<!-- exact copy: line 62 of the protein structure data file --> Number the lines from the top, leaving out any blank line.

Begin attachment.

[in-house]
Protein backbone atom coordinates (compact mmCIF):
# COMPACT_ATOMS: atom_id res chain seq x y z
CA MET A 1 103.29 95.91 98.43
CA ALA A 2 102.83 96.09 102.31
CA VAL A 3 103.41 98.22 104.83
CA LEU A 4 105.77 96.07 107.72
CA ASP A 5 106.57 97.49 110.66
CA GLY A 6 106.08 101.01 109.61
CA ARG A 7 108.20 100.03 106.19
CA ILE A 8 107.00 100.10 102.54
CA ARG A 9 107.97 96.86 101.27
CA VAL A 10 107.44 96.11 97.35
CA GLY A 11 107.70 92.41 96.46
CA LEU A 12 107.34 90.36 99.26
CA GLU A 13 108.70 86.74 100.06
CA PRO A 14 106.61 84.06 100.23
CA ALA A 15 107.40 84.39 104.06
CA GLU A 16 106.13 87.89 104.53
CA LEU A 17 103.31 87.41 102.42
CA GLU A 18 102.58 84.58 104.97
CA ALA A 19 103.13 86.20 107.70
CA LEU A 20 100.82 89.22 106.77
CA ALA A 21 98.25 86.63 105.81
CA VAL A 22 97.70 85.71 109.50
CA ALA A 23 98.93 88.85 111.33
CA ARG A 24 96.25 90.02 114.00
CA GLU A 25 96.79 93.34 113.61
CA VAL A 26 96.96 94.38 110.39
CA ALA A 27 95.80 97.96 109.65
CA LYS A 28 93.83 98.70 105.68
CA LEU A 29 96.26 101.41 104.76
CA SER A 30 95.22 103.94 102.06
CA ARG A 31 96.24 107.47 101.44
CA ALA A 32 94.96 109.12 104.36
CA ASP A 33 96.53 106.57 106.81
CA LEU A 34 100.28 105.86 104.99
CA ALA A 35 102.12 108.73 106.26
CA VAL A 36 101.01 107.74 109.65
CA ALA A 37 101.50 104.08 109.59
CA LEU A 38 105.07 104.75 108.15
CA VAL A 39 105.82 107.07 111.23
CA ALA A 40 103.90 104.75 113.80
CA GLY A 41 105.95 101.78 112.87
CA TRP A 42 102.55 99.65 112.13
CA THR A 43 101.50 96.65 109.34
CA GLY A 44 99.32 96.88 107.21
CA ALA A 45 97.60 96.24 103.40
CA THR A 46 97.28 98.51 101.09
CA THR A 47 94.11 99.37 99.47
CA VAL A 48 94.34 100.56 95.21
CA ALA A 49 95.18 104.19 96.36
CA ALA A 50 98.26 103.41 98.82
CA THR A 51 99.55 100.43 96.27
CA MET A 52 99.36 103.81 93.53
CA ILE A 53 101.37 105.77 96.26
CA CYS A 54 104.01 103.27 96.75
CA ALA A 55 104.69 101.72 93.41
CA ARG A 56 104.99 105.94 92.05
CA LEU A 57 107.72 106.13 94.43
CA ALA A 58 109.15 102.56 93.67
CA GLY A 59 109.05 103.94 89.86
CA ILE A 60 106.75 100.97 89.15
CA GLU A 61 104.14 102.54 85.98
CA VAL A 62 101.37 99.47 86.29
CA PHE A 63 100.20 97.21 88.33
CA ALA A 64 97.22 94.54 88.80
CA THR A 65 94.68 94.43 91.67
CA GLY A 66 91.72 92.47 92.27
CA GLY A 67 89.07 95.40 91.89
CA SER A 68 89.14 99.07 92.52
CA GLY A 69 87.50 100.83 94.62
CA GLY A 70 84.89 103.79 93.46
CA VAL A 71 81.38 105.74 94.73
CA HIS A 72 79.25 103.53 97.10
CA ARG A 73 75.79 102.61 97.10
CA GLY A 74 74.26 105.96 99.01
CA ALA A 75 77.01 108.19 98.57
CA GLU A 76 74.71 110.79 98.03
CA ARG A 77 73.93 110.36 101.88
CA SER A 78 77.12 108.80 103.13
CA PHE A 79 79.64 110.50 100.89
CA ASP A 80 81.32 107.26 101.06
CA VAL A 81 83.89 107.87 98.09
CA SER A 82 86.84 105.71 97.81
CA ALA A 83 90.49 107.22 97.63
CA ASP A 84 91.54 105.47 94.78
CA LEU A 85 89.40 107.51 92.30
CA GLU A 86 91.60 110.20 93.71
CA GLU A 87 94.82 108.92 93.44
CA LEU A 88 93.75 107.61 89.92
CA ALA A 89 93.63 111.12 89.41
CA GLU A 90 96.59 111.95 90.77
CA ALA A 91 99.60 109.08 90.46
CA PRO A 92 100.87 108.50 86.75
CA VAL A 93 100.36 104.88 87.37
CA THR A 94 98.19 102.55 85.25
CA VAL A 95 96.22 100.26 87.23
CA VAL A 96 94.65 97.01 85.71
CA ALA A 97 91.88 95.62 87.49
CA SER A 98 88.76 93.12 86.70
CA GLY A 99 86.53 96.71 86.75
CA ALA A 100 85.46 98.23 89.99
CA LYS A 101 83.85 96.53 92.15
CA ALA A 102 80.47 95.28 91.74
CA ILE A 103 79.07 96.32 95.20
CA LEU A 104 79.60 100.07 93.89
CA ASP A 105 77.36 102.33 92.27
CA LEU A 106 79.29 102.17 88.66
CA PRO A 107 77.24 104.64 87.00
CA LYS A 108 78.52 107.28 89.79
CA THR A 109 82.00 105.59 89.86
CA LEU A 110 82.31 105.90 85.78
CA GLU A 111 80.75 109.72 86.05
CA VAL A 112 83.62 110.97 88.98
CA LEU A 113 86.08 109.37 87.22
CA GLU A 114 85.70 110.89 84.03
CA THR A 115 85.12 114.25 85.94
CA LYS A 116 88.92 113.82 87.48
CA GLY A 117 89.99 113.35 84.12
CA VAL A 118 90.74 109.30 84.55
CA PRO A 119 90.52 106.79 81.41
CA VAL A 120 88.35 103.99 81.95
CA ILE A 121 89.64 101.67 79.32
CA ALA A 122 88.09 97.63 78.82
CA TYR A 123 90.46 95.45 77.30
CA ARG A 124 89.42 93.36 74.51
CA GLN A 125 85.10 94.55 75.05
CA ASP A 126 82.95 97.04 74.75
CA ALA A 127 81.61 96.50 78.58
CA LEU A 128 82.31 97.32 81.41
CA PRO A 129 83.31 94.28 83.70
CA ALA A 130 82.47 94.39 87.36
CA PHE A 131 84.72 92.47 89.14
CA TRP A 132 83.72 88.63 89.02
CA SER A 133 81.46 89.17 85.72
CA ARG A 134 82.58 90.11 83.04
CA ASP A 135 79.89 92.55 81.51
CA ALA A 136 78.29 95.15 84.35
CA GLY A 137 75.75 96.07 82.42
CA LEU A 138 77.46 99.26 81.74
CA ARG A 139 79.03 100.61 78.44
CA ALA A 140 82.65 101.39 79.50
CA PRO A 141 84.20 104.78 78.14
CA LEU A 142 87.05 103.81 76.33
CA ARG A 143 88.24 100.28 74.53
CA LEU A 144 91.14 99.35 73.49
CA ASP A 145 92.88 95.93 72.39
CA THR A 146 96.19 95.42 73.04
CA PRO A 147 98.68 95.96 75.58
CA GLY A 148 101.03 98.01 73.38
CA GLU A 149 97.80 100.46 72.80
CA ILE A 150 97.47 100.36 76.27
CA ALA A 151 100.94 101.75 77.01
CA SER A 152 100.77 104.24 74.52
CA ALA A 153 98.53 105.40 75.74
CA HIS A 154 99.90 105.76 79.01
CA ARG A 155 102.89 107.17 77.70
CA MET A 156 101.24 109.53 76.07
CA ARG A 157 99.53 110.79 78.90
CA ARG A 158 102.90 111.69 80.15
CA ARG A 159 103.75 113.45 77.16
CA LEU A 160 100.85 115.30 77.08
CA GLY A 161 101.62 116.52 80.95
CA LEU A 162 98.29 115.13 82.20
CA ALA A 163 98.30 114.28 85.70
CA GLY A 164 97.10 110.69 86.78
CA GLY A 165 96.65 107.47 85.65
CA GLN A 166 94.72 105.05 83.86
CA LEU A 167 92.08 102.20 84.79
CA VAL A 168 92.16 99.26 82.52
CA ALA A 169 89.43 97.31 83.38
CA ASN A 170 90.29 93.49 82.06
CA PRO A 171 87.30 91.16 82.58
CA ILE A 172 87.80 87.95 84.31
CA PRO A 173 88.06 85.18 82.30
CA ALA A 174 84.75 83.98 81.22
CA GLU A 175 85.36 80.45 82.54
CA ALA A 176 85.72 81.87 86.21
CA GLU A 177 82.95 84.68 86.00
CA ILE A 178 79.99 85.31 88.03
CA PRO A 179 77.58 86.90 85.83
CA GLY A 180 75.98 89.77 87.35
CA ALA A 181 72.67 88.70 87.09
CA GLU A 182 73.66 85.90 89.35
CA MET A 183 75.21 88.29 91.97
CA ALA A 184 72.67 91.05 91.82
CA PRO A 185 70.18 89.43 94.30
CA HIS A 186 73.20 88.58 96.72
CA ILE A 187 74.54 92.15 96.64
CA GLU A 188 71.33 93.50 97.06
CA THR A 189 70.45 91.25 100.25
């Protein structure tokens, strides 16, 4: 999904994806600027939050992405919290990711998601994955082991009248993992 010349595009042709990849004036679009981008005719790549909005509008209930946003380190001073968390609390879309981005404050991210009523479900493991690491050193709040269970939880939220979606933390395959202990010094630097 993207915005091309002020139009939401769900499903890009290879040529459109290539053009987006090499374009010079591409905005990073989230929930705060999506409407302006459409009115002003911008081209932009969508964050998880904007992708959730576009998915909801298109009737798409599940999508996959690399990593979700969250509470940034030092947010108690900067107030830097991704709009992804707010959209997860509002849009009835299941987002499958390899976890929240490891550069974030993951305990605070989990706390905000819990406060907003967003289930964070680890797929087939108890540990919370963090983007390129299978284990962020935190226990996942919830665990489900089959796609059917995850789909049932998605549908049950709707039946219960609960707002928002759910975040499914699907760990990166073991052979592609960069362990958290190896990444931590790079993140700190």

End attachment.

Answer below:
CA GLY A 59 109.05 103.94 89.86